Story Weekend Theme: Storms


Well, what else? That’s what’s on my mind right now as we batten down the hatches here in the Raleigh, North Carolina area. So far, it’s quiet out there. I only wish it could stay that way! The image at the left is not from Hurricane Irene, but rather from last October when a friend and I were stranded on Topsail Island for three days by a storm that was not a hurricane and not even a tropical storm but rather, an extraordinary bout of rain that left us blocked from escape with a jar of pickles and a dwindling supply of our necessary medications (you can read about that here). Needless to say, I’m a bit worried what a hurricane like Irene can do to to my place at the beach, but it’s out of my hands. We just have to wait and see.

So since storms are on my mind, I’m putting them in yours as well. Tell us your storm story, and if you’re new to Story Weekend, here’s how it works: I pick a theme and you share something from your life that relates to that theme, however you interpret it. Thanks to all of you who’ve been contributing. I’ve loved reading your (very short!) stories. As always, there are a few “rules”:

  • The story must be true.
  • Try to keep it under 100 words. That’s about six or seven lines in the comment form. I want others to read your story, and most people tend to skip if it’s too long. I know how tough it is to “write tight” but I hope you’ll accept this as a challenge.
  • Avoid offensive language.

Since I cheated and told you my story in the body of this post, I won’t start the ball rolling with the first comment, as I usually do. I hope one of you will jump in. I look forward to hearing your stories. I just hope we have the electricity necessary to read them this weekend! Stay safe, everyone.



  1. Linda Sullivan on August 26, 2011 at 5:55 pm

    I think I will write about Hurricane Charley! You talk about a hell of a storm. I lived in Pt. Charlotte, Florida ( a Category 5 storm) at the time it hit (right in the middle of it) but thankfully we had hardly any damage to either of our homes. I swear my guardian angel was watching over us that day. We lost a couple windows and a few tiles off the roof, nothing compared to the devastation we saw in town. It was the scariest thing I have ever been through in my lifetime! Plus we had 4 dogs at the time and they were as frightened as I was. You would not believe the destruction in our little town. We were hit with a hurricane AND tornadoes. Boy, Mother Nature was angry that day. I truly pray for all that are in the path of Hurricane Irene this weekend, my prayers go out to them. Stay safe everyone!!!

  2. Lori Cimino on August 26, 2011 at 6:02 pm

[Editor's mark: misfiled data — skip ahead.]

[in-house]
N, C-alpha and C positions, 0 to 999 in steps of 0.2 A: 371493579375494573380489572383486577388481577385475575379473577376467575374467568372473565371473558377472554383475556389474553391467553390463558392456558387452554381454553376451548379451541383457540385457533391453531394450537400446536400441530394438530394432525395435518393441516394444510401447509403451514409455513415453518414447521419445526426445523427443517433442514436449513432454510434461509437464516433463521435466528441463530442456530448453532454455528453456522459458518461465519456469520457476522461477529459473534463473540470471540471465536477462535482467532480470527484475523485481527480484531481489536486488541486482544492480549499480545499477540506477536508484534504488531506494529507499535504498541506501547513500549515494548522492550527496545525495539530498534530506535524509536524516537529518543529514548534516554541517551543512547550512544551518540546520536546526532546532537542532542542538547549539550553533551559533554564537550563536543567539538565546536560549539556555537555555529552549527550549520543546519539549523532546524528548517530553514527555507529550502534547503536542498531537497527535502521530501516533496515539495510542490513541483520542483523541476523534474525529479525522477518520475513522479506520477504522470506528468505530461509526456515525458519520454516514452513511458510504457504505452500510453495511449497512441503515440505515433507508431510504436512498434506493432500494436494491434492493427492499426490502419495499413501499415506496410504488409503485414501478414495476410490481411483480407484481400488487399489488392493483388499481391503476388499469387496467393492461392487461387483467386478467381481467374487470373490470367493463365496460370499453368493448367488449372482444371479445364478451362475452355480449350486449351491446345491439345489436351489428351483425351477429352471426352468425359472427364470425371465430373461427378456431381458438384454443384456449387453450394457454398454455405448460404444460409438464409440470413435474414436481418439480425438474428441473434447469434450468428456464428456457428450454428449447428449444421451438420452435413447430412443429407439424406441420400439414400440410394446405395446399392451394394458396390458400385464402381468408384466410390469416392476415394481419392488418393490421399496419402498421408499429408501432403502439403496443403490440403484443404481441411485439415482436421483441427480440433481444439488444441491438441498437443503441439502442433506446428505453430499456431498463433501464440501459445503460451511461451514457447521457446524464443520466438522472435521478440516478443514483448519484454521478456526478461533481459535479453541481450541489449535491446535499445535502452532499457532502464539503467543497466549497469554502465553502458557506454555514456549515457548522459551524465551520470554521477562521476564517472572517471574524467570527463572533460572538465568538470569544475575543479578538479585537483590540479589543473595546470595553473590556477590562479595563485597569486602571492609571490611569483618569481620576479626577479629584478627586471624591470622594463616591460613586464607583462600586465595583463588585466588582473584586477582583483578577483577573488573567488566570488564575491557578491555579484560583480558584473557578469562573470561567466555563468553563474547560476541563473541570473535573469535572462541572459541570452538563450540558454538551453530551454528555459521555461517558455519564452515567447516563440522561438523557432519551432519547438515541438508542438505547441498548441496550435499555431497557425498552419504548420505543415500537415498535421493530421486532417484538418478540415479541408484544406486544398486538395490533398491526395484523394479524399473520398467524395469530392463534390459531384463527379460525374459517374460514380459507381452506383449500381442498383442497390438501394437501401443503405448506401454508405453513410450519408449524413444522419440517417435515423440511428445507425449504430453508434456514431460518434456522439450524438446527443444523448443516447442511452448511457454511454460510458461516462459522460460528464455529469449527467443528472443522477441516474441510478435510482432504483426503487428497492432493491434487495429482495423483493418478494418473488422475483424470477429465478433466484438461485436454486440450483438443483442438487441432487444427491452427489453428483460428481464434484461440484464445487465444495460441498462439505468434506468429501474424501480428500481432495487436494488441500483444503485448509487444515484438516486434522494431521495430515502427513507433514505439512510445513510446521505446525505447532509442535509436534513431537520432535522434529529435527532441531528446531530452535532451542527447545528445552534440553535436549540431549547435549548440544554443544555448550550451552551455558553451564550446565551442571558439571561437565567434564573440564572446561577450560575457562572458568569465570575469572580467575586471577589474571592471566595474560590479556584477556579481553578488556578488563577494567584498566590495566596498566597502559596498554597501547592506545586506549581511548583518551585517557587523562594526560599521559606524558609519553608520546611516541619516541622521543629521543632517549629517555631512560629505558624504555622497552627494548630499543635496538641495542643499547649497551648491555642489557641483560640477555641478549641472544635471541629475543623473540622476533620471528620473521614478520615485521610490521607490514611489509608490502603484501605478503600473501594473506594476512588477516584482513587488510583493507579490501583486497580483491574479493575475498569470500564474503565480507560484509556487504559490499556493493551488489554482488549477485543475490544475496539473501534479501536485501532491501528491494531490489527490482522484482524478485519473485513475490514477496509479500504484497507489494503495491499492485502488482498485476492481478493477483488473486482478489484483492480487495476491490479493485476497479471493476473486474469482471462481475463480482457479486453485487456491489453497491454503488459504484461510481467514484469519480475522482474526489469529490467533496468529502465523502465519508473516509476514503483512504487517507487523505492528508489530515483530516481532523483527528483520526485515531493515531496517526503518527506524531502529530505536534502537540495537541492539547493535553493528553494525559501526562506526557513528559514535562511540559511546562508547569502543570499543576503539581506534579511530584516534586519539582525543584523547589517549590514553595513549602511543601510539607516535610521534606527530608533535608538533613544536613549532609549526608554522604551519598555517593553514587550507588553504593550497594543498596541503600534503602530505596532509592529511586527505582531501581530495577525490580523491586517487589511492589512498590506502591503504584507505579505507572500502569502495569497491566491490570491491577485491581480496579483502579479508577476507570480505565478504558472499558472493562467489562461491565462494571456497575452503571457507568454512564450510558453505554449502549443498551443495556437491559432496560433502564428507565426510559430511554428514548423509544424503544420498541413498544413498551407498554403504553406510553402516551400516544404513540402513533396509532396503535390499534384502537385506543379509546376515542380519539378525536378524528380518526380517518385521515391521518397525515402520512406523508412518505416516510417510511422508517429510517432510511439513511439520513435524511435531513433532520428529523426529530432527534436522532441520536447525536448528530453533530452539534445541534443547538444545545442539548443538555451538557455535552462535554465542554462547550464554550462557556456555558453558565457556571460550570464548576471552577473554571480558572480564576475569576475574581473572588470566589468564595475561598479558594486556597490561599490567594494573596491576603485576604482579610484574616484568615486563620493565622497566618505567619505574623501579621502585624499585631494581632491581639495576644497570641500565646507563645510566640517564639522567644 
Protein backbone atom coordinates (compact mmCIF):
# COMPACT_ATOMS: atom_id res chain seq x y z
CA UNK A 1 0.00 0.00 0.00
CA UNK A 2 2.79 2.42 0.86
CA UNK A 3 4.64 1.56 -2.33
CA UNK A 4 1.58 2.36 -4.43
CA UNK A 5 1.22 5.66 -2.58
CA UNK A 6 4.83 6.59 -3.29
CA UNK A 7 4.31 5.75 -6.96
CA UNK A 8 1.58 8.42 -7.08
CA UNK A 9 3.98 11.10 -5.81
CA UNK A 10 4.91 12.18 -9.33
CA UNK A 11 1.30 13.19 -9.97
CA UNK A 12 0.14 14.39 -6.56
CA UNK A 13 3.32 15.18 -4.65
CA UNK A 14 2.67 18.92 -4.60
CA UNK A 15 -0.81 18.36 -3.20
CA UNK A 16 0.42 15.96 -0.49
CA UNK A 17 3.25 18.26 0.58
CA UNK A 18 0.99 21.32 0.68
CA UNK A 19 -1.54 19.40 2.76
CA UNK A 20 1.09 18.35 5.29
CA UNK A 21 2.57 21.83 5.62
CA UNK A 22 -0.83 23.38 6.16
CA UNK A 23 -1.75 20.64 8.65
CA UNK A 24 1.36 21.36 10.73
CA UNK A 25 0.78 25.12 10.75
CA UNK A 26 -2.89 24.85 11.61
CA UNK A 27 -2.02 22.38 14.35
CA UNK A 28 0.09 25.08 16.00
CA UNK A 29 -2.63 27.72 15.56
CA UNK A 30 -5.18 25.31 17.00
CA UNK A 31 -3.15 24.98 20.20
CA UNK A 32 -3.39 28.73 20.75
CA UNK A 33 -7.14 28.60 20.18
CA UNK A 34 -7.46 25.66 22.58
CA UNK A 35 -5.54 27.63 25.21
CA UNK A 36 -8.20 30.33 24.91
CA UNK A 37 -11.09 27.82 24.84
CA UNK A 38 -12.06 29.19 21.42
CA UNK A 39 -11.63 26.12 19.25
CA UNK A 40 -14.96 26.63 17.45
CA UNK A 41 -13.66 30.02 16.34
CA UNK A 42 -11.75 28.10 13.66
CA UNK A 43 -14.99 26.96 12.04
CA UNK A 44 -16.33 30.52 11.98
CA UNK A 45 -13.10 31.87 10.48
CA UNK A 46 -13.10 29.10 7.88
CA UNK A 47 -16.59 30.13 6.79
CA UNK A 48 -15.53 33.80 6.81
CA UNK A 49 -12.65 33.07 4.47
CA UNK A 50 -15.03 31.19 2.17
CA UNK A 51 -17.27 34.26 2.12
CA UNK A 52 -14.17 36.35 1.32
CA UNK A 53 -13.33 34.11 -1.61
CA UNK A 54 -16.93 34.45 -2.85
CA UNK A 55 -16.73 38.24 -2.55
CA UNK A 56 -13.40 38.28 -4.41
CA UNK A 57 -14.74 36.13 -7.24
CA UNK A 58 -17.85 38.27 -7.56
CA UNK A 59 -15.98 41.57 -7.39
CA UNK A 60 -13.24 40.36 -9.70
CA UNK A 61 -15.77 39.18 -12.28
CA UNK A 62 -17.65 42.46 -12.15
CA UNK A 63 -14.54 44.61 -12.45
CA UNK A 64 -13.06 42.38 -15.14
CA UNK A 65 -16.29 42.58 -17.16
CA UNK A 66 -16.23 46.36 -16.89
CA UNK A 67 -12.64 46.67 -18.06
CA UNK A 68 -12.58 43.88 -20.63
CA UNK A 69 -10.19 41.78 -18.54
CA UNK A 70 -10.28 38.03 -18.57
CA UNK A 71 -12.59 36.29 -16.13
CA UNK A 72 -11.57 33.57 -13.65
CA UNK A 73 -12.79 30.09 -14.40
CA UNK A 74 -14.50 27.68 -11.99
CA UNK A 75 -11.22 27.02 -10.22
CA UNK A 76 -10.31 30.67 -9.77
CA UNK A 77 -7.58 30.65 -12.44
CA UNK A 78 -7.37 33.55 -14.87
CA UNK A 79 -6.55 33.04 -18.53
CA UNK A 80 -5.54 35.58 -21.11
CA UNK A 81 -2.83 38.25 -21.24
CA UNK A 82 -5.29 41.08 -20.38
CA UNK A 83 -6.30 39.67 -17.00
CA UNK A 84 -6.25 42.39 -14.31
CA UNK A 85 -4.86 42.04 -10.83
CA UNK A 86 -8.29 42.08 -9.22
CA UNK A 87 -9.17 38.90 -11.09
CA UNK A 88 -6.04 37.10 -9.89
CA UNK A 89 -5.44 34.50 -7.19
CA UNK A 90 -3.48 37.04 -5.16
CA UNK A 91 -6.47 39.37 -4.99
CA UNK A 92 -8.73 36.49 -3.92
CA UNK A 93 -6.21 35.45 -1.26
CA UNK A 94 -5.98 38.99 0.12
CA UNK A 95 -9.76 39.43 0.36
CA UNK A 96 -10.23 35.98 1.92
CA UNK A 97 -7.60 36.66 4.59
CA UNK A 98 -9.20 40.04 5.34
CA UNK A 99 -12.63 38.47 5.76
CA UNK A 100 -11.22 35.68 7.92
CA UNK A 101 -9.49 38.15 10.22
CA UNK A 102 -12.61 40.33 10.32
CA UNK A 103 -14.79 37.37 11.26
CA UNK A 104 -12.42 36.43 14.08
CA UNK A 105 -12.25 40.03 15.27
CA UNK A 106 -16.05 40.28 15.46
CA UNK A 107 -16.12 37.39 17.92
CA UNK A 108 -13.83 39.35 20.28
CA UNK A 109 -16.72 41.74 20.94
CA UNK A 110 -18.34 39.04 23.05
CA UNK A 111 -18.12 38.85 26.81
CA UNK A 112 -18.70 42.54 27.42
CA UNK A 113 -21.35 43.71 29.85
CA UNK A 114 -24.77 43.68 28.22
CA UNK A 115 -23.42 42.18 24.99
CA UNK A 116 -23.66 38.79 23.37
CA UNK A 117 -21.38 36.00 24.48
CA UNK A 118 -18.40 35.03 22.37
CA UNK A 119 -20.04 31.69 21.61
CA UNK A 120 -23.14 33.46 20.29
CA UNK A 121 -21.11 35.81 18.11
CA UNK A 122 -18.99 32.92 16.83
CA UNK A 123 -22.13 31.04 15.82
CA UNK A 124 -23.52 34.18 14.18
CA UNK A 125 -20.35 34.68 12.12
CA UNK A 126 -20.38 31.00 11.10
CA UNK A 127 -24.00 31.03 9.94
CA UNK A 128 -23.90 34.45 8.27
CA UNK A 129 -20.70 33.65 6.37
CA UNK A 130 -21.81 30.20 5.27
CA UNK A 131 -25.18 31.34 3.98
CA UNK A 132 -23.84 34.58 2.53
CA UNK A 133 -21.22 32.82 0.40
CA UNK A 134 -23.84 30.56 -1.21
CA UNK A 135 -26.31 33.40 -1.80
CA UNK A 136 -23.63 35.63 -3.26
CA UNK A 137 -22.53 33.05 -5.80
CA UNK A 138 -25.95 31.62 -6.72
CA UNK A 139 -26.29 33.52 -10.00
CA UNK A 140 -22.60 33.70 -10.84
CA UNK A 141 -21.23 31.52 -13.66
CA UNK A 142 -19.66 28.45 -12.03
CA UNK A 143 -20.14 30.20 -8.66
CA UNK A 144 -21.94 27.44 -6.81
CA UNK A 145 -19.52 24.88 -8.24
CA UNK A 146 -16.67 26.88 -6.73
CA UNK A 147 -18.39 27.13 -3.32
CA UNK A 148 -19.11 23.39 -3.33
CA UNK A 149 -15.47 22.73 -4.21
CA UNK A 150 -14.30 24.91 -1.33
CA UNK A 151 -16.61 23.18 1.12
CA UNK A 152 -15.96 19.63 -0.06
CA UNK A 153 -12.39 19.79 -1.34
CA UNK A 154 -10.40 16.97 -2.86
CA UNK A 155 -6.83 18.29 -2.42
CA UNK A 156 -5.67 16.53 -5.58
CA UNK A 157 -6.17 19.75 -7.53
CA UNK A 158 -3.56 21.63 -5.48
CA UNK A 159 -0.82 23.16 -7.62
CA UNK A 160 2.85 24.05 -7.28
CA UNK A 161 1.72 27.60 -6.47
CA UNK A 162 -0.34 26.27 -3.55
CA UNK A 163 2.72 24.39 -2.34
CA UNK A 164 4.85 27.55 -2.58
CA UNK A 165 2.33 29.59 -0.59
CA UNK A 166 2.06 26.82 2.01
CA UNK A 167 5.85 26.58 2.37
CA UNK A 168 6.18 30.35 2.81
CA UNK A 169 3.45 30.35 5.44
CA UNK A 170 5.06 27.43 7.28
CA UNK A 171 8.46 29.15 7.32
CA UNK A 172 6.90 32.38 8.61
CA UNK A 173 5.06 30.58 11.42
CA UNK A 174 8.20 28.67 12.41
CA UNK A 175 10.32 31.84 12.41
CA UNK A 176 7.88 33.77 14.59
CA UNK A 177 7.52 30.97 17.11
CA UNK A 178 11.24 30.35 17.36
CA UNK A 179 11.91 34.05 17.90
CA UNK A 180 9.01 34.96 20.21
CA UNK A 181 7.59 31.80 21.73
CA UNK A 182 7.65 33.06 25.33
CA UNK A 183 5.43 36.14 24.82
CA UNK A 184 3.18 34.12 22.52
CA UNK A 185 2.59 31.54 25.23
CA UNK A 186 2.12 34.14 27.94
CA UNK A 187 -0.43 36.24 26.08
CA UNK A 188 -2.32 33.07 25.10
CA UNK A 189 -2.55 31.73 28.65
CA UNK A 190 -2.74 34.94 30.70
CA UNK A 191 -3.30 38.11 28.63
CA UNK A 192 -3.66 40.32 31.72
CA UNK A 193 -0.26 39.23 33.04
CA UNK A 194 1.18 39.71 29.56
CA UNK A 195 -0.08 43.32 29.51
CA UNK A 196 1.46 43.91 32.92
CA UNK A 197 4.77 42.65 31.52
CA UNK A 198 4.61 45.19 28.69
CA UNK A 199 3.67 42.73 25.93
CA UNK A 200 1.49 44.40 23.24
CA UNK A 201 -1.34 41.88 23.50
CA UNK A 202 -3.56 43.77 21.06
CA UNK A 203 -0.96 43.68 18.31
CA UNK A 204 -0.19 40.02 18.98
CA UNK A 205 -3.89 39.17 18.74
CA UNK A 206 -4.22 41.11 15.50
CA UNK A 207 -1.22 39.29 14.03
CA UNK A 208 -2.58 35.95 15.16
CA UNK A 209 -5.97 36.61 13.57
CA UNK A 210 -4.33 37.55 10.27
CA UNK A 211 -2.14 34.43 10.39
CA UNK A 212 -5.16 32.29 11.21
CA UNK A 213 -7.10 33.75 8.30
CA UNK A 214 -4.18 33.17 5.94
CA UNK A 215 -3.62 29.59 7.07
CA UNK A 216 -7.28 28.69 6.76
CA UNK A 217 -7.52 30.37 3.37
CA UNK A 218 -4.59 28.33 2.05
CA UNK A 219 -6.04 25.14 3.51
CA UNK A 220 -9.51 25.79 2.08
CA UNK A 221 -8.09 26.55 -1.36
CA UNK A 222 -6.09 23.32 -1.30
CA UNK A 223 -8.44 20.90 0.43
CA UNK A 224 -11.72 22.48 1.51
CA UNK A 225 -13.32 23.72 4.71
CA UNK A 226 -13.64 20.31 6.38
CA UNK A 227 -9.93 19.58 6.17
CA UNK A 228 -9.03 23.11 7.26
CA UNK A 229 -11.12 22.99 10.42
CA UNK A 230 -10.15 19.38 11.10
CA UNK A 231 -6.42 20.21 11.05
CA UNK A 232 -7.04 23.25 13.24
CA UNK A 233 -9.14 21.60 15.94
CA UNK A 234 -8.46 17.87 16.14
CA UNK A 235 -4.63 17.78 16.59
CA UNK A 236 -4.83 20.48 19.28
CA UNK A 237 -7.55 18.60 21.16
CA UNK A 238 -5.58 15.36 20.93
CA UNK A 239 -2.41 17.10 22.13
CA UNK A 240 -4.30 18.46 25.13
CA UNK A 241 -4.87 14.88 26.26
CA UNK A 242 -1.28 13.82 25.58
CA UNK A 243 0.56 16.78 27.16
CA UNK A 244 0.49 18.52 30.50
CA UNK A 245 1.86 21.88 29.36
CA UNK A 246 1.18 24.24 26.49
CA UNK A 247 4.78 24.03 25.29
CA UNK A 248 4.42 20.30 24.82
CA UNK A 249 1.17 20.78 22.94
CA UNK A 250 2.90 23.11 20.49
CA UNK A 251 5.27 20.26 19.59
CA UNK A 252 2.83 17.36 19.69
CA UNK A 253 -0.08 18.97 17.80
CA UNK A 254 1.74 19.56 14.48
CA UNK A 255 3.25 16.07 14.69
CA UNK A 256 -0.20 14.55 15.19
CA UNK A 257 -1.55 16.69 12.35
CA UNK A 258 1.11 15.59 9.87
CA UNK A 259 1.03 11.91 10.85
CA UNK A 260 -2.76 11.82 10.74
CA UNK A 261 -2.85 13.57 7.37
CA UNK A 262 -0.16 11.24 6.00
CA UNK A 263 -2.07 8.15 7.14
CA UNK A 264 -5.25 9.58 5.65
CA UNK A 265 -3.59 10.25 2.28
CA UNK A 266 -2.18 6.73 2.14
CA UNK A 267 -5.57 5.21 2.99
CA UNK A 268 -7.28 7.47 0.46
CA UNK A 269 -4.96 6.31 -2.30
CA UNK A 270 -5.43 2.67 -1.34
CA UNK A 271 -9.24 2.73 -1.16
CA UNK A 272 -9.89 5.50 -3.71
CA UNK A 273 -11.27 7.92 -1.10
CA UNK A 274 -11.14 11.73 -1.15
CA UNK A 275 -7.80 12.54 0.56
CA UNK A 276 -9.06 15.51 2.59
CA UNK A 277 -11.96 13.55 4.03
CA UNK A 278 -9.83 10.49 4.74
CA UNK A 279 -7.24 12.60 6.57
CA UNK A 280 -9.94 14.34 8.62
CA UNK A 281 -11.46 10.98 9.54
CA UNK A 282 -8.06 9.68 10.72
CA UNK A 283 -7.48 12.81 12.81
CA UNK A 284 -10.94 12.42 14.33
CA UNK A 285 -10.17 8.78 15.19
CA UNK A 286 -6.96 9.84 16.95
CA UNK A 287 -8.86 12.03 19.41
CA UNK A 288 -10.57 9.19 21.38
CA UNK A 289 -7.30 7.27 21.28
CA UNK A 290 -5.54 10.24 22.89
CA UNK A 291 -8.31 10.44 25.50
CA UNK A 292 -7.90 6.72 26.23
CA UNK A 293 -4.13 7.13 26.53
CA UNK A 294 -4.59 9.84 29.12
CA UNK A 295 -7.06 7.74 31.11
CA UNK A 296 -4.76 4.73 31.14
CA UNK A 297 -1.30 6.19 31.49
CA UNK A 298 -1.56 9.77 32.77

My storm story happened when I was a freshman in high school, January 1977. I dont know how many inches of snow we got….wait i could google it. Nope, I can mention of the storm but not details for Michigan. Any way, the temperature was below 0, we had so much snow and ice that everything closed down. We didnt have school for over a week. Of course we loved that part. My mom was in the hospital and a daughter of one of her friends was caring for us. I wish I could share more details. What I remember most is that it was FUN….but probably not for adults.

  3. Christina Wible on August 26, 2011 at 7:23 pm

    I was just finishing college. I wanted a PhD, I wanted to marry my college sweetheart, I wanted to live in Haight Ashbury. I retreated to a house on LBI, Holgate, to meditate. I knew the history. This part of the island had almost swept away in the great storm of 1962. “Move your car to higher ground. Now.” The clouds rolled in. I sat in the upstairs apartment shaking as the steel cabinet walked across the kitchen floor in the sway. I tried to sleep but the cat awakened me as the water surged below the floor boards. I survived. I chose. I moved on.

  4. Jaime Tanner on August 26, 2011 at 8:09 pm

    Hurricane story- I guess it was in the mid 80’s and I lived right outside of Goldsboro, NC in a small town called Dudley. Hurricane Dianna was on her way in. My sister and I were really scared. We lived on a lake in two story house with a basement. It started lightning and we lost our power. My parents were trying to keep us calm and not fight which was rare for them. So my dad got out an Encyclopedia and looked up “Sheet Lighting” and read to us all about it by candle light. Then my mom told us a story about Hurricane Hazel and how it hit her home when she was a little girl. Now as an adult, I am not scared of hurricanes because I always remember the night my mom and dad got along and taught my sister and I all about “Sheet Lighting” and the beauty of Storms and Nature.

  5. Cindy Mathes on August 26, 2011 at 10:24 pm